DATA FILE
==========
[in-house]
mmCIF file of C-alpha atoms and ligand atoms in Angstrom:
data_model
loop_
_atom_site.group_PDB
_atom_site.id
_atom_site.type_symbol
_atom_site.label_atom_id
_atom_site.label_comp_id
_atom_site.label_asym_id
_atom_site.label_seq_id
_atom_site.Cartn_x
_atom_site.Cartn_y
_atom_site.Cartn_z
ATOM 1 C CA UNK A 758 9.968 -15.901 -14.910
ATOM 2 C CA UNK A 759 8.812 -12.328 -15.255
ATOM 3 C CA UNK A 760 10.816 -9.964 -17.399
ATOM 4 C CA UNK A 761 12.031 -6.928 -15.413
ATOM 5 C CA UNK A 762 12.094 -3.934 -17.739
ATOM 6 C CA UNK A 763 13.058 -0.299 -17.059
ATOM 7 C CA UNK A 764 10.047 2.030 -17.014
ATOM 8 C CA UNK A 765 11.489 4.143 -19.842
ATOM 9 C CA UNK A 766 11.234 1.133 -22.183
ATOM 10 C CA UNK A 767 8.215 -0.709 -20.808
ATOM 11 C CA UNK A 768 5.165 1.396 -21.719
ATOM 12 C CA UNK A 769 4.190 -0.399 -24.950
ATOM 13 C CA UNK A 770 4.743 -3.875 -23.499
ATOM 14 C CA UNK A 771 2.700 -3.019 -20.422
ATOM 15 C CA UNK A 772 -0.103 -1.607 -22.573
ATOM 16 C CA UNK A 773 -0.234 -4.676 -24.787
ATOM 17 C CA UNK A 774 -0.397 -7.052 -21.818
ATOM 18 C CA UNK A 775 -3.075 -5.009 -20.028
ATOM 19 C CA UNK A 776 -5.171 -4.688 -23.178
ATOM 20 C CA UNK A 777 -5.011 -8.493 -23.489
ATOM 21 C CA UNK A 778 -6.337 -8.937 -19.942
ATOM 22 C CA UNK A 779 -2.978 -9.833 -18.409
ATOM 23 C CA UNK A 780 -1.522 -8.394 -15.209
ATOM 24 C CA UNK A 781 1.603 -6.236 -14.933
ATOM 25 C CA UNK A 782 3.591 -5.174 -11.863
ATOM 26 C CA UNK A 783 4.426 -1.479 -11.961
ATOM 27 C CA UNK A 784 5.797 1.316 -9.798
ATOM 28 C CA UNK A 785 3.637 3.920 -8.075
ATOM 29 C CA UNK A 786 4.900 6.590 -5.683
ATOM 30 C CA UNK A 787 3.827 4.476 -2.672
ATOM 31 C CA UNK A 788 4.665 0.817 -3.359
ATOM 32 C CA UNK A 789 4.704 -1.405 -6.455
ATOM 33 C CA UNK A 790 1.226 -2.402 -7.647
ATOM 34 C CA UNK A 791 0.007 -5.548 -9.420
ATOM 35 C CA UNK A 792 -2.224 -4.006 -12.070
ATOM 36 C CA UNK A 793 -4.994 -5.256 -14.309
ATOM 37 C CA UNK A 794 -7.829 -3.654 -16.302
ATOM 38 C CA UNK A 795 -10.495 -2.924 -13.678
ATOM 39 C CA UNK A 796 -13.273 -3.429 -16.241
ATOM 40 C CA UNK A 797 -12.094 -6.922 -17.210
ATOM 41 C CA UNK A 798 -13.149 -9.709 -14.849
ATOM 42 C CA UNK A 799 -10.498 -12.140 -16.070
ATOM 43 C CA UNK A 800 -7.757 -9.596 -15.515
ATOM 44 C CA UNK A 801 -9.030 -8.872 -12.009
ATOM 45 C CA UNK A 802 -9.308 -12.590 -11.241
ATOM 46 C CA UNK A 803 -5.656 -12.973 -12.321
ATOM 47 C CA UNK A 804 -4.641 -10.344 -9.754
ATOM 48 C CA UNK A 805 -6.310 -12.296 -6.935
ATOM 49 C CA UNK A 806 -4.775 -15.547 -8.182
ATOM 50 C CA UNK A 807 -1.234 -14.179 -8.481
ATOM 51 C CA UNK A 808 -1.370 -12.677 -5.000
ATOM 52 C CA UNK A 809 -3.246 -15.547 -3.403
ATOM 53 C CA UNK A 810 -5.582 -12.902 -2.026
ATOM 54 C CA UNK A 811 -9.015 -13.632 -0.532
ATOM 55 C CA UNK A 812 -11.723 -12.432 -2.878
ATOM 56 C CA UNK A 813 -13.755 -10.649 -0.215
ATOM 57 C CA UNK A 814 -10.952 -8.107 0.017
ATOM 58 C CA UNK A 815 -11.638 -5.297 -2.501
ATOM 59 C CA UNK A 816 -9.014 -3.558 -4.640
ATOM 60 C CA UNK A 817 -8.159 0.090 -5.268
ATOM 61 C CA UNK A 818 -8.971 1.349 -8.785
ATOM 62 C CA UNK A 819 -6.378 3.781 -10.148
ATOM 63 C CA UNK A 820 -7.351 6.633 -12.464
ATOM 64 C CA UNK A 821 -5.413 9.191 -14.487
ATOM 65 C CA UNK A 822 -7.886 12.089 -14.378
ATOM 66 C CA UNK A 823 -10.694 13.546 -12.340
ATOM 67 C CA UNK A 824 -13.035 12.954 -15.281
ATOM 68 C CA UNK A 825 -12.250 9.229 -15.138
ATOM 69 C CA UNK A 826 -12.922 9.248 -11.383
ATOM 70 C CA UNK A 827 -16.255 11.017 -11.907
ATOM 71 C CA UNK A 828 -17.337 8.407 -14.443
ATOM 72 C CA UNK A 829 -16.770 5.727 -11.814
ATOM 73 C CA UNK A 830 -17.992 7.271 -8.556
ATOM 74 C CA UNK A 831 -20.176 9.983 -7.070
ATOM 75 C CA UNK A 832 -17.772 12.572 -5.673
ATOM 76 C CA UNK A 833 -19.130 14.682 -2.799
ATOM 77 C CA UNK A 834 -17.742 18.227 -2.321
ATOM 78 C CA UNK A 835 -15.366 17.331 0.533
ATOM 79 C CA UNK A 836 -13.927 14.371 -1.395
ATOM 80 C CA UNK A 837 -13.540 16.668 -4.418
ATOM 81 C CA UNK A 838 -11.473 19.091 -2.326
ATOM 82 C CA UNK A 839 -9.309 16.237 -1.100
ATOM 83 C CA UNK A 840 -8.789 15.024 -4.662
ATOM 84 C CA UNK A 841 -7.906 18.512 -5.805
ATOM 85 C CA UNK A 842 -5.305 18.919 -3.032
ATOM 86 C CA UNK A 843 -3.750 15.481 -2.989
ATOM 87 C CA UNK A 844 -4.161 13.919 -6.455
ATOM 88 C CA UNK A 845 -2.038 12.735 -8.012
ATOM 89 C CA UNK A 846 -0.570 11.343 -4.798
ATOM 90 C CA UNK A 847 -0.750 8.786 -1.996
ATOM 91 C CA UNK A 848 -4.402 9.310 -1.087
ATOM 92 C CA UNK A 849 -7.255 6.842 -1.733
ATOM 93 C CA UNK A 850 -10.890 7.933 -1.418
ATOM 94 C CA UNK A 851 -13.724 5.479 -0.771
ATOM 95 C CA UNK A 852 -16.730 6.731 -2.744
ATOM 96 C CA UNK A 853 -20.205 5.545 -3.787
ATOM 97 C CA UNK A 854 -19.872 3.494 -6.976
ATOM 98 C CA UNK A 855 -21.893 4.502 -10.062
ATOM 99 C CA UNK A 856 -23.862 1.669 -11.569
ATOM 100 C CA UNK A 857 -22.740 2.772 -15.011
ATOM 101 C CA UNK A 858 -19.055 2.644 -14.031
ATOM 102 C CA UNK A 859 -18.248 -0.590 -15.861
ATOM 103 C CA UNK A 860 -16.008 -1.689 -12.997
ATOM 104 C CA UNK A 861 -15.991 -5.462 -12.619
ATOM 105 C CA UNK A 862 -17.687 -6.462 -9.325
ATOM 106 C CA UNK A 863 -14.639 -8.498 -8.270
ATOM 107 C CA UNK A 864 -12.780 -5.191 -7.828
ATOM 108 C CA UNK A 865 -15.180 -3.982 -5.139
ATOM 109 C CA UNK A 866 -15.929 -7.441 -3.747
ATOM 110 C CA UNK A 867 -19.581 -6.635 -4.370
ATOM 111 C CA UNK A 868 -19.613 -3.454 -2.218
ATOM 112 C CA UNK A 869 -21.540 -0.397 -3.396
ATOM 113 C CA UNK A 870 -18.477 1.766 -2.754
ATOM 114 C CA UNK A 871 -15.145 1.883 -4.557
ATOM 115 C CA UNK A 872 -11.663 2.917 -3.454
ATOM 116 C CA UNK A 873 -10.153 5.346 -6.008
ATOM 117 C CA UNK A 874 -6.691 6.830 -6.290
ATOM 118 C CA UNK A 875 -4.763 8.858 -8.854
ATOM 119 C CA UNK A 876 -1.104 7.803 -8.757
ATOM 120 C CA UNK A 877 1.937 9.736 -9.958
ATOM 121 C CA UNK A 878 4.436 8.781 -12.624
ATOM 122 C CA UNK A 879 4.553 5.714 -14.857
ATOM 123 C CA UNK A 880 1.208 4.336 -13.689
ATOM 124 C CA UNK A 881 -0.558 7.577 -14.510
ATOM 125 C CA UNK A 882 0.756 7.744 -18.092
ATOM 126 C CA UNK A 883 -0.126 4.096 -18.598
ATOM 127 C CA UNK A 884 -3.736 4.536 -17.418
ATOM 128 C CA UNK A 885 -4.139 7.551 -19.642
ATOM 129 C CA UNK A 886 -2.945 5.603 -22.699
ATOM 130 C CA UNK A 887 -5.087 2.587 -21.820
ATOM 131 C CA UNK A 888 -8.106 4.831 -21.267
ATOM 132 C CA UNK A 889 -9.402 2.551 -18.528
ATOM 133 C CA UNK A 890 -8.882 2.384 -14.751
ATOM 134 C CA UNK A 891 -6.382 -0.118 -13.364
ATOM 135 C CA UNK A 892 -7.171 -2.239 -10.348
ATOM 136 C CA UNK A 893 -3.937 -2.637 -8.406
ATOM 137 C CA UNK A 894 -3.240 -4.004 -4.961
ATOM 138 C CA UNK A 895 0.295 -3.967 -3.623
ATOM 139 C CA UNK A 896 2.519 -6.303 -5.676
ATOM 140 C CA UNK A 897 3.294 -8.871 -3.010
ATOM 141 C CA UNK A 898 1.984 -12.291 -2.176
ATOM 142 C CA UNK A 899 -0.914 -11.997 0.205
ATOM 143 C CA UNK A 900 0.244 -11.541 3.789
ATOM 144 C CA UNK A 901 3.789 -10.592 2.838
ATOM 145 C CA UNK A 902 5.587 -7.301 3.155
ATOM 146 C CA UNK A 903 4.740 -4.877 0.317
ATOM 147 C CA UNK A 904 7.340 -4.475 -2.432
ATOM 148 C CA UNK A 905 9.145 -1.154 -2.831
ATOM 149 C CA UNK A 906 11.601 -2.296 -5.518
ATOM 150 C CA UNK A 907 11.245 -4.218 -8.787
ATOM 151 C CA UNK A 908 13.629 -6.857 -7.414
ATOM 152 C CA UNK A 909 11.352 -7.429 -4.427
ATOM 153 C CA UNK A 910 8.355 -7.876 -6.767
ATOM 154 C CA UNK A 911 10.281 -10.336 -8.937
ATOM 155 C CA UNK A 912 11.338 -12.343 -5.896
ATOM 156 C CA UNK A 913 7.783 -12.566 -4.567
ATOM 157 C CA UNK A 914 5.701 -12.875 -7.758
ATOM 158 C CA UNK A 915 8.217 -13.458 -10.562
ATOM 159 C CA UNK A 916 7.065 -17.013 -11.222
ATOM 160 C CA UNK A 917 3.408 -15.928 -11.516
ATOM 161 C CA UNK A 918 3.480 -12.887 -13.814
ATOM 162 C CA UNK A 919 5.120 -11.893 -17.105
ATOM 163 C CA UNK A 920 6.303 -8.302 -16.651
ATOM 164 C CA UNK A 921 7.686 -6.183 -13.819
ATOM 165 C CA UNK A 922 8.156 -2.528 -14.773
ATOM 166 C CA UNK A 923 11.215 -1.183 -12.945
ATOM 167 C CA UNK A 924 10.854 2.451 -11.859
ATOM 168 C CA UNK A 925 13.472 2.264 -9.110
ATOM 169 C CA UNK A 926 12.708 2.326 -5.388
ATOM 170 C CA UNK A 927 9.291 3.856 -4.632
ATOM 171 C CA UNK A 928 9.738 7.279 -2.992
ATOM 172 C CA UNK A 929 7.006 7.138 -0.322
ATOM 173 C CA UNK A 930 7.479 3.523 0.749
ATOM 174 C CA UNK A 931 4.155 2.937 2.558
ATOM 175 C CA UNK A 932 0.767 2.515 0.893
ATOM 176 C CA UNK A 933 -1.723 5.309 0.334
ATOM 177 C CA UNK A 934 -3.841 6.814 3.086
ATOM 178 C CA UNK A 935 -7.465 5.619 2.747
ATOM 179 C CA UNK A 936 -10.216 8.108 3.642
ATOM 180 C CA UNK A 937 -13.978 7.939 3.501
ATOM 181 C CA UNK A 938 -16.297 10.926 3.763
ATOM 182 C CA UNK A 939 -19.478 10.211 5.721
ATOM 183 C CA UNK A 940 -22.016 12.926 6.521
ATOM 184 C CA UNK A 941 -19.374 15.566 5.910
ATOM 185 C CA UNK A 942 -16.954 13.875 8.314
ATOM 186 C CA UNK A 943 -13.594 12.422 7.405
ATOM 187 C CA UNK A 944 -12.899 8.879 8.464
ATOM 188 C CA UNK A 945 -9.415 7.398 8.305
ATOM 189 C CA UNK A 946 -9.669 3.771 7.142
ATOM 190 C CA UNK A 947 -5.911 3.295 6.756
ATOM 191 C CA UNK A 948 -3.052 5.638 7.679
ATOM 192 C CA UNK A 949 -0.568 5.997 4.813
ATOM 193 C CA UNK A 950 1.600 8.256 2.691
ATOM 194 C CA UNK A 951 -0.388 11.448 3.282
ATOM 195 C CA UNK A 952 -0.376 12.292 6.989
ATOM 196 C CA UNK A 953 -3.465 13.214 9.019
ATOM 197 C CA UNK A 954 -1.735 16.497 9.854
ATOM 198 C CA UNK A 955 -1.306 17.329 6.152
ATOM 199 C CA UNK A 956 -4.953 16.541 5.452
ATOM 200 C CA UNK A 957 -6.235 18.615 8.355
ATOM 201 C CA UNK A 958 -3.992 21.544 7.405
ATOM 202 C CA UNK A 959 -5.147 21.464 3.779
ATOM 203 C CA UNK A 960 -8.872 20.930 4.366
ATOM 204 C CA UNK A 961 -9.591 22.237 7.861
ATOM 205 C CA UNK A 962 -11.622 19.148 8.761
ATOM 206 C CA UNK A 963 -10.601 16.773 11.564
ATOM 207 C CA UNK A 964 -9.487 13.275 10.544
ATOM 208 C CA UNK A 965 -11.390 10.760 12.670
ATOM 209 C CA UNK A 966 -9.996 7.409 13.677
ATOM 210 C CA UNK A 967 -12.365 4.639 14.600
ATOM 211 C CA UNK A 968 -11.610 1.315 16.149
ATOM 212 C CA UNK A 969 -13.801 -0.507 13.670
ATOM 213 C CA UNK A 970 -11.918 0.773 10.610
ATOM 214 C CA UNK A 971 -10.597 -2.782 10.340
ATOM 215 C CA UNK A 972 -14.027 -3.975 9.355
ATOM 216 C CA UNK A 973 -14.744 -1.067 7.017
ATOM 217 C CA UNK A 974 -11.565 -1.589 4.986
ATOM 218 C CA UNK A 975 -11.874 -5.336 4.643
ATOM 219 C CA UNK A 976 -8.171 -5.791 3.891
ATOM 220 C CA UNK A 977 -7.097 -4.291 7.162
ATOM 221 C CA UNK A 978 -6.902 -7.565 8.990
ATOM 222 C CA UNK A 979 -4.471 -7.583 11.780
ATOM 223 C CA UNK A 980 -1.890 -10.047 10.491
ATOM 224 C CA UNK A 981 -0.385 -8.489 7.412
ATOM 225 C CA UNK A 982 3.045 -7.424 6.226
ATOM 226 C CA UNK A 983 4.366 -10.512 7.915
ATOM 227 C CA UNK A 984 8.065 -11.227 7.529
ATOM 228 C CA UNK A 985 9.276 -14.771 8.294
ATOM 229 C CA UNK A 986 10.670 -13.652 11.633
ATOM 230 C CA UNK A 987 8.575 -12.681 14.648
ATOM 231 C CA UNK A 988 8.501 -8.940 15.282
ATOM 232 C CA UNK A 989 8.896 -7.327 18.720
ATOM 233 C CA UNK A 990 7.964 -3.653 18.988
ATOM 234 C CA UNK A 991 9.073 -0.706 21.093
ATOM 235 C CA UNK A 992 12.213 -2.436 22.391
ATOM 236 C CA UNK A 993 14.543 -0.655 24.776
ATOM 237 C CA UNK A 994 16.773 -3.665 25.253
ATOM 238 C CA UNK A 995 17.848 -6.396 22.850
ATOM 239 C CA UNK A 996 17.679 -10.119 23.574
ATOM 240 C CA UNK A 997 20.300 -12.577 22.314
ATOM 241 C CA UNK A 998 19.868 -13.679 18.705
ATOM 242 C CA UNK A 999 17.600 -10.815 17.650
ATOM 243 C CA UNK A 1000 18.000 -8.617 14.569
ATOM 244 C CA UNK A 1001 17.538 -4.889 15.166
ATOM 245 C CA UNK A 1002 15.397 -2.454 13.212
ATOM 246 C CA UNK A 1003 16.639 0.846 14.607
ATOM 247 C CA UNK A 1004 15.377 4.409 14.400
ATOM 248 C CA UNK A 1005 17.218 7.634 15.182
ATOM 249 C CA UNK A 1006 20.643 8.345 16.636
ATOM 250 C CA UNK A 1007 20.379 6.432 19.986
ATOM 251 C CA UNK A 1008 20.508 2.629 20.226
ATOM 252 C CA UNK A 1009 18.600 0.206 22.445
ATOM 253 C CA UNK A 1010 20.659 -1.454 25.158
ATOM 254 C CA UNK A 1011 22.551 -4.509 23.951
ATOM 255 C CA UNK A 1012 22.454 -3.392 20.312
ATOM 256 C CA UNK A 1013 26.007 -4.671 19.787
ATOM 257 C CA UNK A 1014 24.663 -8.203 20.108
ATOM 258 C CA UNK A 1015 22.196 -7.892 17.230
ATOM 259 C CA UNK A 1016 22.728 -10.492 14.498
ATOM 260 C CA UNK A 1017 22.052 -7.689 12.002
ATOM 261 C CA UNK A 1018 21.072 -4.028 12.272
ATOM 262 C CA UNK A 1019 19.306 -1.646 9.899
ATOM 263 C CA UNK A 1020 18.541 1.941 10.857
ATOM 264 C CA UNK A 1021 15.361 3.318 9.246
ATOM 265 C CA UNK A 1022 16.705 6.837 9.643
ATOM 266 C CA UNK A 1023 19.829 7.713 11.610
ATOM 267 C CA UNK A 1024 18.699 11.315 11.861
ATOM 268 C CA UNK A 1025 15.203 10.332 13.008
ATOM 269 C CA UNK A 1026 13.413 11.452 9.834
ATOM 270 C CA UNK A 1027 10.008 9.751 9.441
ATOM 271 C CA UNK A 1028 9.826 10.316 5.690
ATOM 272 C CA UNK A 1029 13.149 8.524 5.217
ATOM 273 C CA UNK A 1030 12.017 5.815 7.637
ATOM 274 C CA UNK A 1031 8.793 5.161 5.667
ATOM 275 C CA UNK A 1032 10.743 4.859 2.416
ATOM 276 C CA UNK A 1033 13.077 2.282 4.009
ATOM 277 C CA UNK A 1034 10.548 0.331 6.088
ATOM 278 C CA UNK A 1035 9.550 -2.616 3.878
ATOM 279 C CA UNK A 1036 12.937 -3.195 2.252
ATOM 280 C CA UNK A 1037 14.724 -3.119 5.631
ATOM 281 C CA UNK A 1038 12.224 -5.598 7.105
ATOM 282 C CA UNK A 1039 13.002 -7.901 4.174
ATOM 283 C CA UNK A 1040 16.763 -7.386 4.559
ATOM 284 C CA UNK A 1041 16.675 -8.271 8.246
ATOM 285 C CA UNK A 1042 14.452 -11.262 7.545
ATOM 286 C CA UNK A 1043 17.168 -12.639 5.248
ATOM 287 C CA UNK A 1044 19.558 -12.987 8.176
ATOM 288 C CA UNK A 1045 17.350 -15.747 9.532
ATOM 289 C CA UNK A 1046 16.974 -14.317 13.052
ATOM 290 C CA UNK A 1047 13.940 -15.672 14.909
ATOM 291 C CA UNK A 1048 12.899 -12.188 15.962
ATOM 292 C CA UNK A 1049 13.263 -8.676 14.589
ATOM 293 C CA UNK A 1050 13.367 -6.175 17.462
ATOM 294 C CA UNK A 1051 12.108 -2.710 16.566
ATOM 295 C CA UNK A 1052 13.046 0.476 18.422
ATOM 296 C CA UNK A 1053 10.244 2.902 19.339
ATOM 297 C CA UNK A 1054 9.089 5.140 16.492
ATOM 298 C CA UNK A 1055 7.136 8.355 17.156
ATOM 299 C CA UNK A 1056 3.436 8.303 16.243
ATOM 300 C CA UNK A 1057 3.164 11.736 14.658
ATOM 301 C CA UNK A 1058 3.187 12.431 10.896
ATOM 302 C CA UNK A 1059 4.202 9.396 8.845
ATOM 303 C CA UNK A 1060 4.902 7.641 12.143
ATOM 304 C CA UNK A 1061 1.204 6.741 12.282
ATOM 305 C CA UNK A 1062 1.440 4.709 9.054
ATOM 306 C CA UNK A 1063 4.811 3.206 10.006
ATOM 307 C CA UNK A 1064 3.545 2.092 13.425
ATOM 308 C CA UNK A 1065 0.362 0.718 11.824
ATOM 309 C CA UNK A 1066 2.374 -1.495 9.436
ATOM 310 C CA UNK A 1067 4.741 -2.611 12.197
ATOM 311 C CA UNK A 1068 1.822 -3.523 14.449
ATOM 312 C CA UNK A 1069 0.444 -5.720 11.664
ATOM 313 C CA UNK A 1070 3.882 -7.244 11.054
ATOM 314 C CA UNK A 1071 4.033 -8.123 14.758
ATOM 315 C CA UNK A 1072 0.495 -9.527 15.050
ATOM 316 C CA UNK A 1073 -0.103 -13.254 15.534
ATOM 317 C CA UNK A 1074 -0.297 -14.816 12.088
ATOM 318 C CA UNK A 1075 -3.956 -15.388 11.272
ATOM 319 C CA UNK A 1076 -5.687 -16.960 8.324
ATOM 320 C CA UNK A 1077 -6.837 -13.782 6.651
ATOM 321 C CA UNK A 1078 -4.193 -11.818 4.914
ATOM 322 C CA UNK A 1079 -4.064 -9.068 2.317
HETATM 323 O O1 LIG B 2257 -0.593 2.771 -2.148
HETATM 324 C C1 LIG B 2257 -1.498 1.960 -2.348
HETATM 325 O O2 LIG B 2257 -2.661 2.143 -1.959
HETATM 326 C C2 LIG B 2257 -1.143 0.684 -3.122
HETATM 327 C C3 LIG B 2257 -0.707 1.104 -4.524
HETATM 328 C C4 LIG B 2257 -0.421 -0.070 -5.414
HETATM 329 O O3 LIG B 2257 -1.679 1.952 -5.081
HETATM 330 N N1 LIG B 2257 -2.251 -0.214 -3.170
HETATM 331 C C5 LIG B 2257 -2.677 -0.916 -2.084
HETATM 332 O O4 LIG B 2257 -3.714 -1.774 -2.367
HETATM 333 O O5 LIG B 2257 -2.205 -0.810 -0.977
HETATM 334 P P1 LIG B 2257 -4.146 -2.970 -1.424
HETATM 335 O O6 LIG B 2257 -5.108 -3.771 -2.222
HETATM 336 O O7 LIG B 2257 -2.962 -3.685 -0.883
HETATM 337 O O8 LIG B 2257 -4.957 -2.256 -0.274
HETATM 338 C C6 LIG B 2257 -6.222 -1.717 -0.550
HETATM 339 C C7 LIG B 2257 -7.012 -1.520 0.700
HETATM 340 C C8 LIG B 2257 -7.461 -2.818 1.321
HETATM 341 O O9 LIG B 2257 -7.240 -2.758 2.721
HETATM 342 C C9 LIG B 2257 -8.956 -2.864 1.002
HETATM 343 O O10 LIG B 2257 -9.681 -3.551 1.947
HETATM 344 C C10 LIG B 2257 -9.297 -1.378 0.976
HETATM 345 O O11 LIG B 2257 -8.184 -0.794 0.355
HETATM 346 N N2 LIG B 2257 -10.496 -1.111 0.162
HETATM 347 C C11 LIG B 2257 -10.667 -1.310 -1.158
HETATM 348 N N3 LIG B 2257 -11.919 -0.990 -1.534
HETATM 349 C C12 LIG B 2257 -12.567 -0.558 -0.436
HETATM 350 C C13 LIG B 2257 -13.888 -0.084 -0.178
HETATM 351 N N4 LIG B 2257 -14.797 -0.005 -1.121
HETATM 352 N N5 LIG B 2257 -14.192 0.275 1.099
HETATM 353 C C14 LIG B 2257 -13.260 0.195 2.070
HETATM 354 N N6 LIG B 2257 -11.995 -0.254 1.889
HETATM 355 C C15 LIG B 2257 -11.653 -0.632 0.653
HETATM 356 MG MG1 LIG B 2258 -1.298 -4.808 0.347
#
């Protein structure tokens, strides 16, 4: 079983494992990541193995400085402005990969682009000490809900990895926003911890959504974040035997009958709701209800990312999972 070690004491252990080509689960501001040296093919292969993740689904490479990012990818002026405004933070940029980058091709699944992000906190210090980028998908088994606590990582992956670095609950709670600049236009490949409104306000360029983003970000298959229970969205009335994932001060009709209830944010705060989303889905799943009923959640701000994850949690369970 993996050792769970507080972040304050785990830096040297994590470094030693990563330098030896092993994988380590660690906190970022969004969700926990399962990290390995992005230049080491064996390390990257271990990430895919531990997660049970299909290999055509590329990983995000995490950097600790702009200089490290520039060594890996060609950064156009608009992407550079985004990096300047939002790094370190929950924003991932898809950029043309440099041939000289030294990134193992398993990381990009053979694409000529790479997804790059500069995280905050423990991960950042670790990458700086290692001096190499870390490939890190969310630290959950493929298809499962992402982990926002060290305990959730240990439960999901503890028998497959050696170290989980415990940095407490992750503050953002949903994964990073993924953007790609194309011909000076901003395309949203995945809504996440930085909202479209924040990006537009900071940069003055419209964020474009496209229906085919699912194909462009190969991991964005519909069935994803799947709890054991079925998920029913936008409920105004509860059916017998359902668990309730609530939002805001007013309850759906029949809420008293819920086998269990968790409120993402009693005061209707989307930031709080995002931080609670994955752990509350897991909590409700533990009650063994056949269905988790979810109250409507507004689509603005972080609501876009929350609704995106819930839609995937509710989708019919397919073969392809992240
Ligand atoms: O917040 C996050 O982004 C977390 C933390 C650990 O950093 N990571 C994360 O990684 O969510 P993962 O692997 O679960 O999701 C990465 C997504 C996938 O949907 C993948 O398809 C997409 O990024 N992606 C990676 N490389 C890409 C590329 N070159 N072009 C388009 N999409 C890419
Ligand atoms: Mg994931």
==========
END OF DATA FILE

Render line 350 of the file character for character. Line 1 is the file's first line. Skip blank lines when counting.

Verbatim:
HETATM 336 O O7 LIG B 2257 -2.962 -3.685 -0.883